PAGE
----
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It solves the following problems for me:

1. Fast program execution. Sometimes you just want the speed that a scripting language cannot provide. Although I have to admit that many times Python is fast enough. I also pick D sometimes to write fast "scripts".

2. Reliability. Rust is a language that puts an emphasis on correct and reliable programs. The compiler does a great job at pointing me at pieces of code that I should think about again. It is similar to Haskell in that "if it compiles, it is likely correct". You pay upfront for long "talk to the compiler" sessions, but from experience I'd say that it pays off.

3. A language that is a joy to use. There are some really great languages that I love to use. They include Clojure, Lua, Python and Rust. The first two languages are mostly the products from single inventors with good taste plus a couple of contributors. The last two are the product of their respective communities. The Rust community tries to bring together the best ideas and lessons from different programming languages and has a democratic development process that tries to create a language and an ecosystem that is nice to use and plays well together with Rust's goals.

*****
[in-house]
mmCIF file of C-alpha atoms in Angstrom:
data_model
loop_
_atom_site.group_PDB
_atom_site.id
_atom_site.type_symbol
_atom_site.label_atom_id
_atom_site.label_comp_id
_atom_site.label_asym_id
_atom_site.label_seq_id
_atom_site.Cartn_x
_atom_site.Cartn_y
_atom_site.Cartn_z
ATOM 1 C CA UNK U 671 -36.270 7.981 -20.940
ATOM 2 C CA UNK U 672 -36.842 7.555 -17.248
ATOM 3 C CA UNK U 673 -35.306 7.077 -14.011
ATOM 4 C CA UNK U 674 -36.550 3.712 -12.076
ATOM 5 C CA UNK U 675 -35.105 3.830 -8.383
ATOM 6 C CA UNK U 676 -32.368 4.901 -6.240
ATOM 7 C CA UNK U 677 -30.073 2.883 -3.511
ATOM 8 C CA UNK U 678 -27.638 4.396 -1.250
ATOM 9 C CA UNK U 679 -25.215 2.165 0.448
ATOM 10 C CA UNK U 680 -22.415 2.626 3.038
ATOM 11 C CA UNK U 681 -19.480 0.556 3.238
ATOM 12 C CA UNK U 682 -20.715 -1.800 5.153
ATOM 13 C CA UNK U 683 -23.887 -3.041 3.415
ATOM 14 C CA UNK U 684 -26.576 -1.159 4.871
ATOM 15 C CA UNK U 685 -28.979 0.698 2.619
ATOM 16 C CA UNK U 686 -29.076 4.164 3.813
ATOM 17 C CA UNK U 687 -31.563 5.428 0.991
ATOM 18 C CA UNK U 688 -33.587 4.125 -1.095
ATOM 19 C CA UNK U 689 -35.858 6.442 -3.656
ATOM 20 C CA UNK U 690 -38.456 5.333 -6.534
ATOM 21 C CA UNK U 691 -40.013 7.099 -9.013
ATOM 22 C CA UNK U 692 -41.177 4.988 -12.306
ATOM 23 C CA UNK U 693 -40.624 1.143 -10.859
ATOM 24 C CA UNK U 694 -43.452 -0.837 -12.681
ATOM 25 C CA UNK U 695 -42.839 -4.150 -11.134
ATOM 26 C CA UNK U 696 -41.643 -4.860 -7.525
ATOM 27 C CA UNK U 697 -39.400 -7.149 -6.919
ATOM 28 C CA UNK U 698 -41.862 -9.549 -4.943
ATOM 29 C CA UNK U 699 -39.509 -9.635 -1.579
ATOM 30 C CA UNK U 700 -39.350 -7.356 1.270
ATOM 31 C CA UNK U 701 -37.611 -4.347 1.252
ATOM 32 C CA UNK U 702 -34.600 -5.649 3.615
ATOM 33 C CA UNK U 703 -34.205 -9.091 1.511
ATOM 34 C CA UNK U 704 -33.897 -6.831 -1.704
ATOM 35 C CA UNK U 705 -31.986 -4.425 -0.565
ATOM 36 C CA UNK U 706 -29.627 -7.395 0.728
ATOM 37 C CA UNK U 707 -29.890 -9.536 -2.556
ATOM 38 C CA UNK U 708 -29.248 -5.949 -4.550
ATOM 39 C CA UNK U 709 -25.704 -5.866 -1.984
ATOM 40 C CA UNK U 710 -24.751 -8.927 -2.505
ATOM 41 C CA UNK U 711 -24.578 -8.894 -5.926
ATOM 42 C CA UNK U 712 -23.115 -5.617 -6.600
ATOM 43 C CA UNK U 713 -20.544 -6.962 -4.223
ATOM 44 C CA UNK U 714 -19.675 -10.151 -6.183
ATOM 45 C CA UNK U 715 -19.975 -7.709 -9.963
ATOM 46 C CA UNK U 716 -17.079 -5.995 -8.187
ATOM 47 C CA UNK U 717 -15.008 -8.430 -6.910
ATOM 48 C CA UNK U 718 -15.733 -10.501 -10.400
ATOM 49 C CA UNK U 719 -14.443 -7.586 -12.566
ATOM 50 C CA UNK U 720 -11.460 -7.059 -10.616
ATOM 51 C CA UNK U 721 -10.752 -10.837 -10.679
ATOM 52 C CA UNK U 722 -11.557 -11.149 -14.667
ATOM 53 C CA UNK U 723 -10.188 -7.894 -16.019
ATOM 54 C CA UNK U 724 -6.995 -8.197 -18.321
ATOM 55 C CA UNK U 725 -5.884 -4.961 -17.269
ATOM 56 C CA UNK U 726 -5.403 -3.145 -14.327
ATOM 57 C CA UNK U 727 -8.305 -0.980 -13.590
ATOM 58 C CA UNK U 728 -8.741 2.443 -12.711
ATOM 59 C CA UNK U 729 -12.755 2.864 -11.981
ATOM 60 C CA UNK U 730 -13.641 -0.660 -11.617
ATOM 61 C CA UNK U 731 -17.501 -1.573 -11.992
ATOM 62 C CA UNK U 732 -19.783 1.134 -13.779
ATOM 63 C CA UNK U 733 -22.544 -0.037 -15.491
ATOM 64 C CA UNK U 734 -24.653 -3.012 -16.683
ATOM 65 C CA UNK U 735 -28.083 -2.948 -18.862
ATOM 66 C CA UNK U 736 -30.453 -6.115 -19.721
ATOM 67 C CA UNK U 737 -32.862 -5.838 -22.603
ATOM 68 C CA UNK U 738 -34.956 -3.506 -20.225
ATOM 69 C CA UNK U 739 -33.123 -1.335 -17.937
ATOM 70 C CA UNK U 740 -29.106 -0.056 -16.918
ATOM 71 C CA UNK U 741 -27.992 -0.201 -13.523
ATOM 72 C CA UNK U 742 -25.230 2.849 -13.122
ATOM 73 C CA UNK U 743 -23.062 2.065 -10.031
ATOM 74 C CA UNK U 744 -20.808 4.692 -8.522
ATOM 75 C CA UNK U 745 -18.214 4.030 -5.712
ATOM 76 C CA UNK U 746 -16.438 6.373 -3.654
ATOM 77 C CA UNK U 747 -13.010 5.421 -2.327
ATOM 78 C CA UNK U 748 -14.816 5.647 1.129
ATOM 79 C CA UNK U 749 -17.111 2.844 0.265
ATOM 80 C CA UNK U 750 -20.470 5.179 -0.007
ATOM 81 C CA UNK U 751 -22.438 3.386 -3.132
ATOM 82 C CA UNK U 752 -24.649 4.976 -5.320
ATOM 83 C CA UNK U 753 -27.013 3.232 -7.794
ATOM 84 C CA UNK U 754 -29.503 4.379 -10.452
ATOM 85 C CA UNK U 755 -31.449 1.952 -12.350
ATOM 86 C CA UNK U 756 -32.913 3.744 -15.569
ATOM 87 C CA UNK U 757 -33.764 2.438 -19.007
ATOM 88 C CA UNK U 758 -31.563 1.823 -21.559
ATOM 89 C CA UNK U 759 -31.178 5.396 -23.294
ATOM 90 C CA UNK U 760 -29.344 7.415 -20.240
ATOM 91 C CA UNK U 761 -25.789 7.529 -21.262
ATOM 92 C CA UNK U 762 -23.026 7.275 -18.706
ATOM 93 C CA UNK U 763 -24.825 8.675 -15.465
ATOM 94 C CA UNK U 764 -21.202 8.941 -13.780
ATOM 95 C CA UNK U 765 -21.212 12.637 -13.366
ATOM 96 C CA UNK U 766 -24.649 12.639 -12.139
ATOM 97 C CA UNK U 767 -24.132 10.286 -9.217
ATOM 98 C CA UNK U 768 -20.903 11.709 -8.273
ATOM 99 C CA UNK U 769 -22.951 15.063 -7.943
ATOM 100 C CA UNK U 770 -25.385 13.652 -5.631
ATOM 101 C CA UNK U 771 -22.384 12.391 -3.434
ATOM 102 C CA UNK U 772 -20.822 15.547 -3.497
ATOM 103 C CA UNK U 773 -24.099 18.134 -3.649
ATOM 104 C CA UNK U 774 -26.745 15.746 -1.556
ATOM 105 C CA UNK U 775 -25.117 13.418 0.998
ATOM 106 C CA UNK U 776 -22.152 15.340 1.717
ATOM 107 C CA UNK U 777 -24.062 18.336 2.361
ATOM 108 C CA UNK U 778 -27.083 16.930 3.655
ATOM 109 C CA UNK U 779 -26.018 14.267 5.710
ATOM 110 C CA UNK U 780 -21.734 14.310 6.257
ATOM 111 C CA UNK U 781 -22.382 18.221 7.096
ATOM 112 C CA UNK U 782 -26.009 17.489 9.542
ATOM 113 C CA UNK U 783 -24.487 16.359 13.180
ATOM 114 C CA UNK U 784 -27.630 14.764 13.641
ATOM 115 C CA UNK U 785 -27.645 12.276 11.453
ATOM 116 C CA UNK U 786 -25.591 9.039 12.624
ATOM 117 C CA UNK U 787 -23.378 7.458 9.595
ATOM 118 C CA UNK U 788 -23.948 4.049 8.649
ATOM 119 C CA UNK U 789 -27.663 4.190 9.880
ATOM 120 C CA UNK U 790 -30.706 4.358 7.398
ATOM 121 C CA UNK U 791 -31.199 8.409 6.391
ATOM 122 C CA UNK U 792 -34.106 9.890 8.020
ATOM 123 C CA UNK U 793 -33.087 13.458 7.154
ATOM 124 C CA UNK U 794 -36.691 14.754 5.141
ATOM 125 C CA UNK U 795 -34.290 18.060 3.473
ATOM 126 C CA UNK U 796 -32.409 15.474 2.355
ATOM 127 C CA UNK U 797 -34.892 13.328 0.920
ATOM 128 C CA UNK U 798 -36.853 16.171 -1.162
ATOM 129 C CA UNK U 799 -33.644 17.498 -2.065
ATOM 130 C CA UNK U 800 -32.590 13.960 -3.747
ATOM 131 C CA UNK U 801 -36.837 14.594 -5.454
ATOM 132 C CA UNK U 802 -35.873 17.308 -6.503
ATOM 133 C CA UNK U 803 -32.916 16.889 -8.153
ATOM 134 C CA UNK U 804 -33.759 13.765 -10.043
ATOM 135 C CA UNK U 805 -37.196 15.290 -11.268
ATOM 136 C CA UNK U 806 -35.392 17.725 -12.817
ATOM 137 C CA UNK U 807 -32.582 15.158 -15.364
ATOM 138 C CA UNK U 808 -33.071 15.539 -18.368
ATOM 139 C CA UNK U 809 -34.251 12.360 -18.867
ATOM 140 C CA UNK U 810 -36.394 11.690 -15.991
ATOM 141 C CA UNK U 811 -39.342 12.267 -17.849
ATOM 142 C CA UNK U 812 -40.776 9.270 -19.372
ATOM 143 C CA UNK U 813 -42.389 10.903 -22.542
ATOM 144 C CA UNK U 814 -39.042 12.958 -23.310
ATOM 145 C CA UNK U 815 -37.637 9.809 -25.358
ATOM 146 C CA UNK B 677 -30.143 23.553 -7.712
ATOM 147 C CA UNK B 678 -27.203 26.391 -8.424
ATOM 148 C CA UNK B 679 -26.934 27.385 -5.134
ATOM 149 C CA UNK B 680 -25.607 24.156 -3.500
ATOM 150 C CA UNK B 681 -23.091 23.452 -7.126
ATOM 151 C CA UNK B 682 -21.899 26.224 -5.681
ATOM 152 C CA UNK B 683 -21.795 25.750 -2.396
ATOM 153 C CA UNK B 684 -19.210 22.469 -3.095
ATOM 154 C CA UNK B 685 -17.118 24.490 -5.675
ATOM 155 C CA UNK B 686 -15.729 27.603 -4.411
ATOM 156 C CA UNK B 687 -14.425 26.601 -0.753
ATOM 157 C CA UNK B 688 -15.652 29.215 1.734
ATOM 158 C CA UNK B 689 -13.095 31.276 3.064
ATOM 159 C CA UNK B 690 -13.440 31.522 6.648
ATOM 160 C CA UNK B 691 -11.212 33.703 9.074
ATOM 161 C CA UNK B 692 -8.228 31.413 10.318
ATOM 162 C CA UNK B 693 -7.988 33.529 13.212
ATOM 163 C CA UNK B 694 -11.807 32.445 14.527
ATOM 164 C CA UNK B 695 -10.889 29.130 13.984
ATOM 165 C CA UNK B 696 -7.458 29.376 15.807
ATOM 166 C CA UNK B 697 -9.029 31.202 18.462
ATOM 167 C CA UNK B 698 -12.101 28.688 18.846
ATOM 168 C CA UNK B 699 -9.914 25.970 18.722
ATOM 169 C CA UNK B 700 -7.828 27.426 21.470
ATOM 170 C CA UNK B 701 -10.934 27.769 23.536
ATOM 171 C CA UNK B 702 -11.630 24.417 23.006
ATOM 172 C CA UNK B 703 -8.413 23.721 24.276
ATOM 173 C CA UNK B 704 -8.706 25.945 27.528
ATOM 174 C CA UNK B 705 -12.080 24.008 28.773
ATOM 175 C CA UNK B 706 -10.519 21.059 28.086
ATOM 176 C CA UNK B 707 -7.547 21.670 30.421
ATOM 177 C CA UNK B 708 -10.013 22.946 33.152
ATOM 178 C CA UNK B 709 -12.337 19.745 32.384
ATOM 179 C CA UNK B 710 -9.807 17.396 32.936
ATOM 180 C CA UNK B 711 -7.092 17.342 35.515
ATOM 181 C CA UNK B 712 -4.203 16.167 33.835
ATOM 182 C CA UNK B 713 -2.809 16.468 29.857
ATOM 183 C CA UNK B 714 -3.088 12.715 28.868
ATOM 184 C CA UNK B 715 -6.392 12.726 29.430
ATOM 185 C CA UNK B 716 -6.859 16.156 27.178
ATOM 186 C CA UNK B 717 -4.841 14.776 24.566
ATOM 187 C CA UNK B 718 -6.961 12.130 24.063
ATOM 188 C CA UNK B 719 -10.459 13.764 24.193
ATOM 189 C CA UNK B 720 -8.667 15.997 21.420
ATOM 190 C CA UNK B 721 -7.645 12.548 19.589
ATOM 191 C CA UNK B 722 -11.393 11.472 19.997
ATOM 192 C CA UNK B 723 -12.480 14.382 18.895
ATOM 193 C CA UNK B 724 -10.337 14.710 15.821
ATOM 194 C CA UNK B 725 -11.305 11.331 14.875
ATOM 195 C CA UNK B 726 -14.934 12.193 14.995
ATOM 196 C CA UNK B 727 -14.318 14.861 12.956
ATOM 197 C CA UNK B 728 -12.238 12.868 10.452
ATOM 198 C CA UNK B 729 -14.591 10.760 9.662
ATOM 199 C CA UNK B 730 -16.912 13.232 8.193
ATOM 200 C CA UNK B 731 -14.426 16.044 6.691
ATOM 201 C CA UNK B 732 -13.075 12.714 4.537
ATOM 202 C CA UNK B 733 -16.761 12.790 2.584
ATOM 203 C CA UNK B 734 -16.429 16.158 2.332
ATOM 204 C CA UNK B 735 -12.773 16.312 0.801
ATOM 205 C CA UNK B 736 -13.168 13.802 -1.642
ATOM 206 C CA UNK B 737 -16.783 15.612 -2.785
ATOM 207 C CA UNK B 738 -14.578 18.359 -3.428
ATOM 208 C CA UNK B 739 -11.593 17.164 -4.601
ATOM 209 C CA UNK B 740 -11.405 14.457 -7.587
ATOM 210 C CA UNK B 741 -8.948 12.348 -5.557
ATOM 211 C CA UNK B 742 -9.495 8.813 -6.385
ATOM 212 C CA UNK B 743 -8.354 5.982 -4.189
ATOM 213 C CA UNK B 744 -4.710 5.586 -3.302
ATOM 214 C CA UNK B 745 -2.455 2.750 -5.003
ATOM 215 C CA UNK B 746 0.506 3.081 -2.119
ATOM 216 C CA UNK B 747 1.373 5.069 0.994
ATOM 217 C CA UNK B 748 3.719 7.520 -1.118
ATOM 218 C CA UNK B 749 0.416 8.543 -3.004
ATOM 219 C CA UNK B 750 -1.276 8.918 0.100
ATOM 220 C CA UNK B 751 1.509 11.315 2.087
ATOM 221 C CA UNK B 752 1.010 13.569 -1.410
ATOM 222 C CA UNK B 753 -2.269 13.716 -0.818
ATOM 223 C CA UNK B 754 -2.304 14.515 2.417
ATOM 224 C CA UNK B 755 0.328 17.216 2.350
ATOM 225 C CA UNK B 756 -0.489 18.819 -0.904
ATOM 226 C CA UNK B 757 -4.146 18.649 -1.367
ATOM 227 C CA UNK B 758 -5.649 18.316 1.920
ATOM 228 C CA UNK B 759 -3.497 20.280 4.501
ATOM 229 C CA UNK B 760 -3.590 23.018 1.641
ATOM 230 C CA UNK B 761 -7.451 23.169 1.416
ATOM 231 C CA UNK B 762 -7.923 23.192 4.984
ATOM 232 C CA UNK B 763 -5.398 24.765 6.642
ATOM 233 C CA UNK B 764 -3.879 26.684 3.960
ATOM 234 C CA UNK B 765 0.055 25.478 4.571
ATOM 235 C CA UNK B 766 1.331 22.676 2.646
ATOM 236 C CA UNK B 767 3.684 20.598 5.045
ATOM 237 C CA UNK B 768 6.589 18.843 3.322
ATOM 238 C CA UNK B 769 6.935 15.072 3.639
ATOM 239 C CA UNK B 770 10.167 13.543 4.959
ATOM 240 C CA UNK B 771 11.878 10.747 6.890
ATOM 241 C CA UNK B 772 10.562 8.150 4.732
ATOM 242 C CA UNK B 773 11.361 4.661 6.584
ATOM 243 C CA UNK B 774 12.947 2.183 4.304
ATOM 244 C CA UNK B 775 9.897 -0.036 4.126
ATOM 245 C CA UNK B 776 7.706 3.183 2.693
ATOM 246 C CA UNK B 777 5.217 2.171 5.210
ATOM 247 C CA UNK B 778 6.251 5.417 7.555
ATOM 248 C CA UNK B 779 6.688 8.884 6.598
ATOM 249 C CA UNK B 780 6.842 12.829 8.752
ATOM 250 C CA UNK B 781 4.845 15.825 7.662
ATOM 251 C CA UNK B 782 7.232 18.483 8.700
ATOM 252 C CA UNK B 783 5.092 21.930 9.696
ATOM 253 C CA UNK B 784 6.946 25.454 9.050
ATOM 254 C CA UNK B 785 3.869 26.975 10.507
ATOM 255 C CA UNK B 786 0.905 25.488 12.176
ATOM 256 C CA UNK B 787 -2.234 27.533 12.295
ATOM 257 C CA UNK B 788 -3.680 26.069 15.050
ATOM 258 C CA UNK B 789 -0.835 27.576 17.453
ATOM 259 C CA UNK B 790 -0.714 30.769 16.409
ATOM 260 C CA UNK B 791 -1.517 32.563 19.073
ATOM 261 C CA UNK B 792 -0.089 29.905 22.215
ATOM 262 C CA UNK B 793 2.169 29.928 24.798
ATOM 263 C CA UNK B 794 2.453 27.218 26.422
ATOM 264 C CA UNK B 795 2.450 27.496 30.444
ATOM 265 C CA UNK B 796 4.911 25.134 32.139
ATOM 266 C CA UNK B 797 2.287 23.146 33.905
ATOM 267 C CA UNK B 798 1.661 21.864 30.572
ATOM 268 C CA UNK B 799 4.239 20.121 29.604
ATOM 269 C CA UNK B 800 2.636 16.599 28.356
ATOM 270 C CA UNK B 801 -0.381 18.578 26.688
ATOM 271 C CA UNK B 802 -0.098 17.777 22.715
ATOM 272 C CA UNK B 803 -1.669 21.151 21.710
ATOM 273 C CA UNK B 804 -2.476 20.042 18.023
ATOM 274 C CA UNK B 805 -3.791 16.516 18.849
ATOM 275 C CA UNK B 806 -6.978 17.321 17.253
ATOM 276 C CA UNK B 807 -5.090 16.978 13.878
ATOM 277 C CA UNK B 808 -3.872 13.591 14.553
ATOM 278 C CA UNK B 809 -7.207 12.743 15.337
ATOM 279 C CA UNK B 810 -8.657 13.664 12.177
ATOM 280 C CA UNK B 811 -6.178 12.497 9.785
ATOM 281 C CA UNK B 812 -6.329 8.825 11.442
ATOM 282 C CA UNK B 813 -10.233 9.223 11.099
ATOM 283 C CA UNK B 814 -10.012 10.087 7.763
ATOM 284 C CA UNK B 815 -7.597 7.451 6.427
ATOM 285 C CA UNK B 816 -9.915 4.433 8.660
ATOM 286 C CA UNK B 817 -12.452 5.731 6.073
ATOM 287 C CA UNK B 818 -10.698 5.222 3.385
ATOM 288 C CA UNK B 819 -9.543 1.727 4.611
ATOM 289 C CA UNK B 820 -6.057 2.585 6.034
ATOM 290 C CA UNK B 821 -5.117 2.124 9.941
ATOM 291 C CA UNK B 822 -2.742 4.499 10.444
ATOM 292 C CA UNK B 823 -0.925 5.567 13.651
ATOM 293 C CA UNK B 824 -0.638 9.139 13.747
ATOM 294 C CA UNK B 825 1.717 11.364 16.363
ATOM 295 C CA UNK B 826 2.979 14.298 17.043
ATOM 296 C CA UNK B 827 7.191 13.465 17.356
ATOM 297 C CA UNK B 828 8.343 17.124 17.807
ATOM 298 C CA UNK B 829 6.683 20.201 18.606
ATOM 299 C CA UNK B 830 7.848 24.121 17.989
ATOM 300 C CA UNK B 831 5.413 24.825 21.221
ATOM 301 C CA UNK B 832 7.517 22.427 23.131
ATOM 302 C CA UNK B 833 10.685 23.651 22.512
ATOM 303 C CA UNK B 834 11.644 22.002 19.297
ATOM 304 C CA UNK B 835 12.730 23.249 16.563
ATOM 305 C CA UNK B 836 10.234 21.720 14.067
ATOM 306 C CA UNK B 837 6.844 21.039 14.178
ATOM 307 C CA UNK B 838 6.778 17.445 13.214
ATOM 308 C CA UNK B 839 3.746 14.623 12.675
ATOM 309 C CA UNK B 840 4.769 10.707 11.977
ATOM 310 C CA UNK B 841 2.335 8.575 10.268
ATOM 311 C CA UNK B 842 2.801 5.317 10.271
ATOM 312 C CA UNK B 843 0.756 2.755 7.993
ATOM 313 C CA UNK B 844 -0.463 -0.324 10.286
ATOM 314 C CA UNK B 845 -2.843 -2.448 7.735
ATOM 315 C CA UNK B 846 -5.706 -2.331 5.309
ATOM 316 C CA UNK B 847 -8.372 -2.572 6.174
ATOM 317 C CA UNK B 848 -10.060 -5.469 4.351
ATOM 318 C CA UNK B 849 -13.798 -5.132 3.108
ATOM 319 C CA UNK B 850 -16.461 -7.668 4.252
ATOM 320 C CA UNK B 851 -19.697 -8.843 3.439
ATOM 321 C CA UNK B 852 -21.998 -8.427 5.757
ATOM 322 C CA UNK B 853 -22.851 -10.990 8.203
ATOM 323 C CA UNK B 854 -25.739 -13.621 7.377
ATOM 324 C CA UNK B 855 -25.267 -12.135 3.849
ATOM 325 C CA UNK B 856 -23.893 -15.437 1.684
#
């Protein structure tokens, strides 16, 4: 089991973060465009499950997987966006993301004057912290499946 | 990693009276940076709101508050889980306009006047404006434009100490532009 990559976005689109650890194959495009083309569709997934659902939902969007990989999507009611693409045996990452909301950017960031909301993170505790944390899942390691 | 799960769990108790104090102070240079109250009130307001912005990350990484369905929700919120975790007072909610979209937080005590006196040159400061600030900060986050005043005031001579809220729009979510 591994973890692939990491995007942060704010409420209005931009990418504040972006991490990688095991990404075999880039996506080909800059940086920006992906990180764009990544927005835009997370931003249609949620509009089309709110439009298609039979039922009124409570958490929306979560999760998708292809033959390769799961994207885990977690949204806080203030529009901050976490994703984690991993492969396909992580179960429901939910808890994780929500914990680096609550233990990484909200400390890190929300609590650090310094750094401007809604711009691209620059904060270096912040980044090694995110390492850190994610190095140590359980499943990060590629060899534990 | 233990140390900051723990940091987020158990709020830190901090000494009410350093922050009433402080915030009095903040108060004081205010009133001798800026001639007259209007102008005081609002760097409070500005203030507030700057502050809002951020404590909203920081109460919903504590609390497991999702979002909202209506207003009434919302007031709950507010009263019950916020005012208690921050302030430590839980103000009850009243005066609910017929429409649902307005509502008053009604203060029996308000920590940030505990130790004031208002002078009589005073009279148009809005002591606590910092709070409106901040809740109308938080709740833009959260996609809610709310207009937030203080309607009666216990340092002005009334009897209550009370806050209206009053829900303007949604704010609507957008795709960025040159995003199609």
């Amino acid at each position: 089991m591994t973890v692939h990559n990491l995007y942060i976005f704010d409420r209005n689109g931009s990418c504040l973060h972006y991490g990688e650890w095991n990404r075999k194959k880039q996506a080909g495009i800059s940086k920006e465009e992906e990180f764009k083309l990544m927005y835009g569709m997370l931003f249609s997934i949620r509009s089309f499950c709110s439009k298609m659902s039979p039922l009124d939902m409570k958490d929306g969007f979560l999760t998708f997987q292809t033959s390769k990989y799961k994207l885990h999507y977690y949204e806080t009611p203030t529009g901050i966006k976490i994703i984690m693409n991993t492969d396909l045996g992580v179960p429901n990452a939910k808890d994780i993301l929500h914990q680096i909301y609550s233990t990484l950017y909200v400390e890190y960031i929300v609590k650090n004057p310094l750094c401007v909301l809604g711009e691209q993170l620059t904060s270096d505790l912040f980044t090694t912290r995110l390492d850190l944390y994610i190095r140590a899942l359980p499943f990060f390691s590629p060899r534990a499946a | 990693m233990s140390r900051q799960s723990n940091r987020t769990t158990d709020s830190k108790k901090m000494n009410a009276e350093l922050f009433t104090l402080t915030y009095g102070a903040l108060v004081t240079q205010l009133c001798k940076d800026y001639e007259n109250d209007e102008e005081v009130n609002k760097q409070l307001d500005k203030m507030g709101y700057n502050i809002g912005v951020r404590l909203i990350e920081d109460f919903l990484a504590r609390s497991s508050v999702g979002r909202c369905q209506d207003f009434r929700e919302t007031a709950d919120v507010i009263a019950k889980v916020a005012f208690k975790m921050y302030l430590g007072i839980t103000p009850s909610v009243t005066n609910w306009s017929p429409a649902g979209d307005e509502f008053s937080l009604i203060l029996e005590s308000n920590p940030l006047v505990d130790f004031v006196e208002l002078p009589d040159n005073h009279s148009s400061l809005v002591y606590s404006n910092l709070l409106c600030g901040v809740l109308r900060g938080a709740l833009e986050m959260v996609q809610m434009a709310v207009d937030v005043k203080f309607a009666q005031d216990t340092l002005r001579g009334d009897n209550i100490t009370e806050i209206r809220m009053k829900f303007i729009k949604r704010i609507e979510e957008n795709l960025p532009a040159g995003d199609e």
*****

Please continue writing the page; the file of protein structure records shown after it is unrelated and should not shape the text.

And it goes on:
4. A new language with stable releases. I like to try new programming languages from time to time. It is cool that you can pick between stable, beta and nightly, depending on your stability needs. Furthermore, you can count on Rust being around for longer because Mozilla is supporting the language.

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